Leah Panapa: The problem with 'reality' TV

Opinion 17/05/2019

Hate speech and what we see on the internet is a daily conversation at the moment in this country, and globally. Now, whilst all our attention seems to be on the world wide web, another medium has been forgotten, that just as pervasive.

Pretty much every house in New Zealand has one; the television.

This week the story broke of the death of a guest on the British TV show “The Jeremy Kyle Show”, 63 year old Steve Dymond killed himself a week after the programme he participated on was filmed.

His landlady told media that he was ‘devastated’ and ‘humiliated’ by the way he was treated on the show and went on it to try and prove to an ex girlfriend he hadn’t cheated on her. 

For those that haven’t seen the show, here is a very small sample of some of the past shows: “I’m Sleeping with my Stepdaughter but is her baby mine”? Or “Have I been having sex with my brother?”

In 2007, a judge famously summed up the show as "a form of human bear-baiting".

The programme was "trash" that existed to "titillate bored members of the public with nothing better to do", he said. He was speaking while sentencing a guest who had head-butted his love rival during filming.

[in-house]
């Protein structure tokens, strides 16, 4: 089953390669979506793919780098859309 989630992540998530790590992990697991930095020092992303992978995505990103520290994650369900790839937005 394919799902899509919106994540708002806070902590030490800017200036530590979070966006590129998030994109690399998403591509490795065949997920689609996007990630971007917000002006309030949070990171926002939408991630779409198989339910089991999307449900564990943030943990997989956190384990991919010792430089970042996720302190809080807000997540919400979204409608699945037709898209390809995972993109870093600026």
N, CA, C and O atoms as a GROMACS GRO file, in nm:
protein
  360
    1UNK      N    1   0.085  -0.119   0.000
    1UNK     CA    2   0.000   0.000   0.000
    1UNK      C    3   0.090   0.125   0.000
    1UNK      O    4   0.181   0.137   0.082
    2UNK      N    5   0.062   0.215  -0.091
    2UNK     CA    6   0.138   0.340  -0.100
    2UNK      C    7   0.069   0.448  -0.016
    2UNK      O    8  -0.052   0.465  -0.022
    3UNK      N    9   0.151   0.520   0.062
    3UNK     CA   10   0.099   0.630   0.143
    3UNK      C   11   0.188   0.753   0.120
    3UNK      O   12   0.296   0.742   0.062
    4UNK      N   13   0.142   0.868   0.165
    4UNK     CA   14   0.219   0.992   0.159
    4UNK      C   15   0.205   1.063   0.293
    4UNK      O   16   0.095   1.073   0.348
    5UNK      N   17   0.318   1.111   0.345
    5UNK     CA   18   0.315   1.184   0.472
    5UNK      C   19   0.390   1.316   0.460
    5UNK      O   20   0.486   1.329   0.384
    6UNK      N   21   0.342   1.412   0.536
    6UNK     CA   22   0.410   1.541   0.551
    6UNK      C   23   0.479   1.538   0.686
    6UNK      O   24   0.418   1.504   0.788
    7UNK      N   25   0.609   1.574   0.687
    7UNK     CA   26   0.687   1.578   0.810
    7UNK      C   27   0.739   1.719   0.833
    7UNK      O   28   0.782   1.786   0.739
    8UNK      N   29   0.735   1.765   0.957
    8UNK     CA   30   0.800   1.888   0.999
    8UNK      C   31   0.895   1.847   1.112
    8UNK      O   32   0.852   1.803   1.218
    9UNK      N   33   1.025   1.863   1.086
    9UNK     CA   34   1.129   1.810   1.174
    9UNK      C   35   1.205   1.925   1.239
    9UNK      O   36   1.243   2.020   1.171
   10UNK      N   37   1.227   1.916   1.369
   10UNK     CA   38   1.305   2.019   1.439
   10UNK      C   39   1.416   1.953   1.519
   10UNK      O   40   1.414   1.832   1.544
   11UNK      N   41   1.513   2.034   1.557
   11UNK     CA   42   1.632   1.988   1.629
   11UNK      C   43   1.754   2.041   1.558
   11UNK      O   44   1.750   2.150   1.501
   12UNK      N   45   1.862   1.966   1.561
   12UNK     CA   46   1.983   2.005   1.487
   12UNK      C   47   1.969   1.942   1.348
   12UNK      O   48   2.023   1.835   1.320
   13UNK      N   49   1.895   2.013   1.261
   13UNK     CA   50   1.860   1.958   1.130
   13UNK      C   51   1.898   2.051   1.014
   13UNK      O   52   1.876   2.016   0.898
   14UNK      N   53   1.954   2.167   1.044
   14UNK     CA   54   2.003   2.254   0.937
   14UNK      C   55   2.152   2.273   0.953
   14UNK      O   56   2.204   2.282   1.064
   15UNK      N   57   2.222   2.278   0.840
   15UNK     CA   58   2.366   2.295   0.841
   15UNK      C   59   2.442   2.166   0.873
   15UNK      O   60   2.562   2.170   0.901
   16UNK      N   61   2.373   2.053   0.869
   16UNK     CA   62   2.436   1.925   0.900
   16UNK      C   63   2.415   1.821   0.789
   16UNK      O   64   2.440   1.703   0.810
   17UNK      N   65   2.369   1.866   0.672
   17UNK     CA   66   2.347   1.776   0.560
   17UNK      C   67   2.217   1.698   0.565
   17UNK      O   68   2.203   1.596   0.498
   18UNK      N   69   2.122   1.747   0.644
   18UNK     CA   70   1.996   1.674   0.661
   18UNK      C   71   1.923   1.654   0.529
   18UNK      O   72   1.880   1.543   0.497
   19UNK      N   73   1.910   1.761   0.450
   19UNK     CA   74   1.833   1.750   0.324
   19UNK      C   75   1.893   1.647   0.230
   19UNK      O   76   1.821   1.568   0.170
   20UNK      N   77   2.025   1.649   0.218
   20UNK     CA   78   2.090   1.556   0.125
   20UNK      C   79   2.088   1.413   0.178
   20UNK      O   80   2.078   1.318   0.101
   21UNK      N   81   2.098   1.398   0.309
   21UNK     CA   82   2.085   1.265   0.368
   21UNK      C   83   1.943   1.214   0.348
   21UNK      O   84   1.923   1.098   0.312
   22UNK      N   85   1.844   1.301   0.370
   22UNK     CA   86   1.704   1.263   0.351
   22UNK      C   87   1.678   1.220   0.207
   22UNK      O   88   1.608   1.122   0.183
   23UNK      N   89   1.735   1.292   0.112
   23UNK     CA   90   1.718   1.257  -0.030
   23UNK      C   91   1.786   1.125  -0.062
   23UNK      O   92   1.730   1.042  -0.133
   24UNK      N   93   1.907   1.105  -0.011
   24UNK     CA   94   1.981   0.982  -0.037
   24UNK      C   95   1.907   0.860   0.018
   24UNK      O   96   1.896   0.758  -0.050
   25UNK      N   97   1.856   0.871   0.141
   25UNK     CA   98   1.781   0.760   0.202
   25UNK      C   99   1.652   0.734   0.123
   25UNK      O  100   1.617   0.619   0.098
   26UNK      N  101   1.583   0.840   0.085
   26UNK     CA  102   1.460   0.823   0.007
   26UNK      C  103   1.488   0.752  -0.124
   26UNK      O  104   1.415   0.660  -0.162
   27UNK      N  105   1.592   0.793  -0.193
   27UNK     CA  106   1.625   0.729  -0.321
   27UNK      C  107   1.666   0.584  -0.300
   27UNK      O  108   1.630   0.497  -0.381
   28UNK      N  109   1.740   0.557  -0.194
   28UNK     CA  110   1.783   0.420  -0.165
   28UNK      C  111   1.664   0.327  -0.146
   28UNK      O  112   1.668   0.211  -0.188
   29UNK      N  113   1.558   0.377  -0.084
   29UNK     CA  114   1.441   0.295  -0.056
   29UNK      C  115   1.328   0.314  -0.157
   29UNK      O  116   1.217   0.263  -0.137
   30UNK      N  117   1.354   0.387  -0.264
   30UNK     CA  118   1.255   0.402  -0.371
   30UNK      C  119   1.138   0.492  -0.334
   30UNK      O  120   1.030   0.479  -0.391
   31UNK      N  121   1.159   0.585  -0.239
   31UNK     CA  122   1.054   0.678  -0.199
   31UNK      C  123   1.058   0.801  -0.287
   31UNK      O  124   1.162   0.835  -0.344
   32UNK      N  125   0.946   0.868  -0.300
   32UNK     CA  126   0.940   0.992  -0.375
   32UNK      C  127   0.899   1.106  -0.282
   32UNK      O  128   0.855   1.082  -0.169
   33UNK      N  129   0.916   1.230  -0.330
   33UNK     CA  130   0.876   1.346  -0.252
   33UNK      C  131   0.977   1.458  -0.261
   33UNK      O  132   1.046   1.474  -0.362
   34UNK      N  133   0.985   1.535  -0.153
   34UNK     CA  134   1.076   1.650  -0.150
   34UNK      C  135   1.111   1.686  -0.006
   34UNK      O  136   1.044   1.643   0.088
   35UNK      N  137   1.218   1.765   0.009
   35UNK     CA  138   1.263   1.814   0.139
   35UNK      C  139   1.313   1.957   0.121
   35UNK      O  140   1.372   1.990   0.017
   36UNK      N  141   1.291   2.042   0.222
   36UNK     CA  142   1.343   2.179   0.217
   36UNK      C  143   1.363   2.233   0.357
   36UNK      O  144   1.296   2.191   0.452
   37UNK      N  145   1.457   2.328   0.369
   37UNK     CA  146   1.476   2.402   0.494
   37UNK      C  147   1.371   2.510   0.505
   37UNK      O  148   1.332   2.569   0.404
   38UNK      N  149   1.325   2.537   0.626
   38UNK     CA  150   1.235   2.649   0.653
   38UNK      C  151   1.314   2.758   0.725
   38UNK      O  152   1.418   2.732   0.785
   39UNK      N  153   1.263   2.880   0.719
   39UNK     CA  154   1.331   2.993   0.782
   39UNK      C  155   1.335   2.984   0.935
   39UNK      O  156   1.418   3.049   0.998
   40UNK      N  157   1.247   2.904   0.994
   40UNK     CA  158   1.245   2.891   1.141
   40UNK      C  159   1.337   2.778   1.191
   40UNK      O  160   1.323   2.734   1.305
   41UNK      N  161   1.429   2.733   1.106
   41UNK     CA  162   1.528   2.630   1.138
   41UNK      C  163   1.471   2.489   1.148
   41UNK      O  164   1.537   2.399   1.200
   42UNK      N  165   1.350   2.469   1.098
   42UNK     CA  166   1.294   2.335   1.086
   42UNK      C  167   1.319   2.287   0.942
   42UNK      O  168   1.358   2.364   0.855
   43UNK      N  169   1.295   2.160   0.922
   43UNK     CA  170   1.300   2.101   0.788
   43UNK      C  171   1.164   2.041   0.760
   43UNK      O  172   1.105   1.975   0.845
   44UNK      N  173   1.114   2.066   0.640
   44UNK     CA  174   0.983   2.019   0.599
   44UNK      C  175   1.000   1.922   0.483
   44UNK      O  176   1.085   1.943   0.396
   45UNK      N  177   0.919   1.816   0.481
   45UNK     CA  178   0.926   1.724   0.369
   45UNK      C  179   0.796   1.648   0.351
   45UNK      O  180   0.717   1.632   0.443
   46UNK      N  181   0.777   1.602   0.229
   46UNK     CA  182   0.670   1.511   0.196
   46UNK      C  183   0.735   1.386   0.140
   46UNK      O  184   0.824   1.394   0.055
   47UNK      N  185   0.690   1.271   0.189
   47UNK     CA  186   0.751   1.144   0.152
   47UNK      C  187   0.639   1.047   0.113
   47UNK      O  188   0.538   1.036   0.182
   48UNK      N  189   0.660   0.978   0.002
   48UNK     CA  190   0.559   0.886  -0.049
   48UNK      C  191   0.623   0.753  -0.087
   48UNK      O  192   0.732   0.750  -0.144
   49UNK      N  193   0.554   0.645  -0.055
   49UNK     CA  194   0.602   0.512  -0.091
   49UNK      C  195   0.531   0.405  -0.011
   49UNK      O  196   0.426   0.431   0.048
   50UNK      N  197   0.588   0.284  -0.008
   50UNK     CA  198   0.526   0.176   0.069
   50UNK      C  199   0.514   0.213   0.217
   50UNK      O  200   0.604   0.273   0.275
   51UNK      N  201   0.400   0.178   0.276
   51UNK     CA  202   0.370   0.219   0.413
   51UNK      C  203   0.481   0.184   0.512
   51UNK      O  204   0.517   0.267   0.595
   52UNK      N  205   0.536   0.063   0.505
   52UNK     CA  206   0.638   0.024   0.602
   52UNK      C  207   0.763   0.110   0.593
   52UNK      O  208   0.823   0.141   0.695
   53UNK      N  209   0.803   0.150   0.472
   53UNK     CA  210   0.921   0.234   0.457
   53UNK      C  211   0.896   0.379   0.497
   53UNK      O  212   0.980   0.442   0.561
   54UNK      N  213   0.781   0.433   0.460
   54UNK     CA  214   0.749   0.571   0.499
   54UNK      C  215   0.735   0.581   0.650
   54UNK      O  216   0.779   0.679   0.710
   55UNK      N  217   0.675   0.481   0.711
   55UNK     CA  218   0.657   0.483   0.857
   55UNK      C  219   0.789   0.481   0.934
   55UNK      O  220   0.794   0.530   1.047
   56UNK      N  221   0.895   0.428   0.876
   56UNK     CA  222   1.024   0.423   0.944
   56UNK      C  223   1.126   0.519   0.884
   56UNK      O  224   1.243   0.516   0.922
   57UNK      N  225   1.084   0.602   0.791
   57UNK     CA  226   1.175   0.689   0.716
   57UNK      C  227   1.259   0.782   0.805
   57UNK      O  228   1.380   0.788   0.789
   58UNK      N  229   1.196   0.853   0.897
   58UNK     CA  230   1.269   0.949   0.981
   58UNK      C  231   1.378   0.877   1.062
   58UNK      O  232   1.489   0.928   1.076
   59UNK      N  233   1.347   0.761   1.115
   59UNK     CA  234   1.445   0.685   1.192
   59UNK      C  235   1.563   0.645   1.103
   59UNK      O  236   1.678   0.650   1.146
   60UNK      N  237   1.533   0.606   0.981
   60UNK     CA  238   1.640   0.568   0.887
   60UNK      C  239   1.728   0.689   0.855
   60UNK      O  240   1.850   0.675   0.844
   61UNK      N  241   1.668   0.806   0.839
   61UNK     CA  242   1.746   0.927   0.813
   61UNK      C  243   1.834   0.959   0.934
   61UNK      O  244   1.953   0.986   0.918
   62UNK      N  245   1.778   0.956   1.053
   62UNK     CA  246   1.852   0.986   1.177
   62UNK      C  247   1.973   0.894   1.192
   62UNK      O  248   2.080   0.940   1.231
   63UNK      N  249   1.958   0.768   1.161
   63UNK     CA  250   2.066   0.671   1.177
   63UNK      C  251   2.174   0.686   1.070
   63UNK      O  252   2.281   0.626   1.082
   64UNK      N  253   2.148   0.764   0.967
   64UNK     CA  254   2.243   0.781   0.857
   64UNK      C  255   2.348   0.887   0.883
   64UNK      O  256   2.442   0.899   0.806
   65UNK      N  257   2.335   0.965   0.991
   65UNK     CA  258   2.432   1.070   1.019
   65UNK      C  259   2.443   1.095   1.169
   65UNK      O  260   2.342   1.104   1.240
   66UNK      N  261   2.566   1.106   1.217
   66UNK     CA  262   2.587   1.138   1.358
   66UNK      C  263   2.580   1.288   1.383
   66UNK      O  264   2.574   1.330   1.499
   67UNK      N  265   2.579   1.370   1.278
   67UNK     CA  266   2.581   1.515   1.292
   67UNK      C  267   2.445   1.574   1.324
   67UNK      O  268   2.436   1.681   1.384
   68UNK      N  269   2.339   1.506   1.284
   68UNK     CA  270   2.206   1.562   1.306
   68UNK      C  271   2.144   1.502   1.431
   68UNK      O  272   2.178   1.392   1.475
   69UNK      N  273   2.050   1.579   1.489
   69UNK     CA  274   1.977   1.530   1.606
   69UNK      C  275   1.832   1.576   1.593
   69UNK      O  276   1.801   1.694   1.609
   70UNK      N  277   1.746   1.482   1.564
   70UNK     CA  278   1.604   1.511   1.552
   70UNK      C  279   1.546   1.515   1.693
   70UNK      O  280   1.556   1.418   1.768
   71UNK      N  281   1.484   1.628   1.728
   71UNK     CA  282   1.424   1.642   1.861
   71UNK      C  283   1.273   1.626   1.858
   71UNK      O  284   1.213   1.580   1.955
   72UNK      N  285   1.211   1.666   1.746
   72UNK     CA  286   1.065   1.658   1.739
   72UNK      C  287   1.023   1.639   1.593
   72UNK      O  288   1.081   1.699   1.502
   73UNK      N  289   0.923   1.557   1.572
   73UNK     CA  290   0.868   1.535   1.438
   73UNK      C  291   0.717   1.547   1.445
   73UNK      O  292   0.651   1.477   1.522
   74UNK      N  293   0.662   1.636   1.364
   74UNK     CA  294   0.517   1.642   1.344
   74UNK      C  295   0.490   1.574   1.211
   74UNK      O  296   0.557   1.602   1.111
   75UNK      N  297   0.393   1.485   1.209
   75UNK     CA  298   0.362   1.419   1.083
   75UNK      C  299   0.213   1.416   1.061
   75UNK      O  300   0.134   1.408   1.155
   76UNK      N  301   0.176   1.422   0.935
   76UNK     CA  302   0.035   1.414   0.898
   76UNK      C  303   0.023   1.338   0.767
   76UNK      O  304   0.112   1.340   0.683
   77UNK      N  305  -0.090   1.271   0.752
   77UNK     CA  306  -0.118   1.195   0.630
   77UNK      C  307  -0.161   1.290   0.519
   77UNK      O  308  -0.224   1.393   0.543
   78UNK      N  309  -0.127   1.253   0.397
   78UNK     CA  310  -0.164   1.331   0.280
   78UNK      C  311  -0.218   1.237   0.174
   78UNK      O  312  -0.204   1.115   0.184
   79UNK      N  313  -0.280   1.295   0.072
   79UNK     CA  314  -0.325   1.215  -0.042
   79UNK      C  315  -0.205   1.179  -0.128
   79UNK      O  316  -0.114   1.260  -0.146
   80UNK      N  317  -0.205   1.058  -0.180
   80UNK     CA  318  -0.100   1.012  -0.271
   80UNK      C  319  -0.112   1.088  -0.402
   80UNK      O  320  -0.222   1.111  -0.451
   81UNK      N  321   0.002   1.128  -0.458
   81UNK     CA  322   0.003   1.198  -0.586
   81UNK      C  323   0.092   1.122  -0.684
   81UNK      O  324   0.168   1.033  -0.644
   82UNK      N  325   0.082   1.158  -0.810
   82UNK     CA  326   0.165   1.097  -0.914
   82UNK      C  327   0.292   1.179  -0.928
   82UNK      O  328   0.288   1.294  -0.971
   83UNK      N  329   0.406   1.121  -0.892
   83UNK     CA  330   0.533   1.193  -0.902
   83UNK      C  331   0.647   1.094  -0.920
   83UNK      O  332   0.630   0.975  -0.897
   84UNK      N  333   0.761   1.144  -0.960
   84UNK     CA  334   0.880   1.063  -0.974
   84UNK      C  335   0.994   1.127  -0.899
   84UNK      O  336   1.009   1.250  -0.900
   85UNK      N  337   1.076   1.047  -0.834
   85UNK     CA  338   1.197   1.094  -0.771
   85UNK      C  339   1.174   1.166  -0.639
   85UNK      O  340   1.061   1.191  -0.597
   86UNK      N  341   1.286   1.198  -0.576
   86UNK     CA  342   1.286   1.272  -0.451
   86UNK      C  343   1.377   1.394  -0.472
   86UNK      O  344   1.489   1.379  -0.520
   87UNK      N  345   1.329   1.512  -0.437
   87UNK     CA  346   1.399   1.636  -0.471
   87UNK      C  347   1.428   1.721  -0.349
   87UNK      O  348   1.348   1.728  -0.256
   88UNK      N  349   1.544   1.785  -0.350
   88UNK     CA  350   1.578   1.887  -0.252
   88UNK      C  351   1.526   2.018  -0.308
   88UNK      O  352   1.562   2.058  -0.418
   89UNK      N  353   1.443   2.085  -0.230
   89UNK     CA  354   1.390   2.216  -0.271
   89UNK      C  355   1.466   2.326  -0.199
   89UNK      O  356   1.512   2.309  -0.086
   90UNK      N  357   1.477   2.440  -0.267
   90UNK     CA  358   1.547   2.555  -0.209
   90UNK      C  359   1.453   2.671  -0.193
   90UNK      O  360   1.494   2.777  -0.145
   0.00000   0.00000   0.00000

After the death of Dymond, ITV made the decision to not air the show he appeared on, and then as the condemnation grew, decided to take the show off air permanently ending the behemoth that has dominated daytime schedules for over a decade.

TVNZ plays the Jeremy Kyle show daily and initially said they would continue to broadcast episodes (not the one that Dymond appeared in) but then too later said they would take it off air.

I know we can choose not to watch these types of show, that is the simple answer, but if we are so concerned about what is posted on the internet and this country is leading the way in trying to stamp out rhetoric that ‘belittles’ or ‘bullies’ people, why are our broadcasters buying in this type of dross?

The answer is they are cheap.

Cheap to buy and easy to play instead of producing something local and of quality.

The Jeremy Kyle show is no longer, but there are others we broadcast here that revel in the pain and discomfort of others.

Leah Panapa is host of Magic Nights.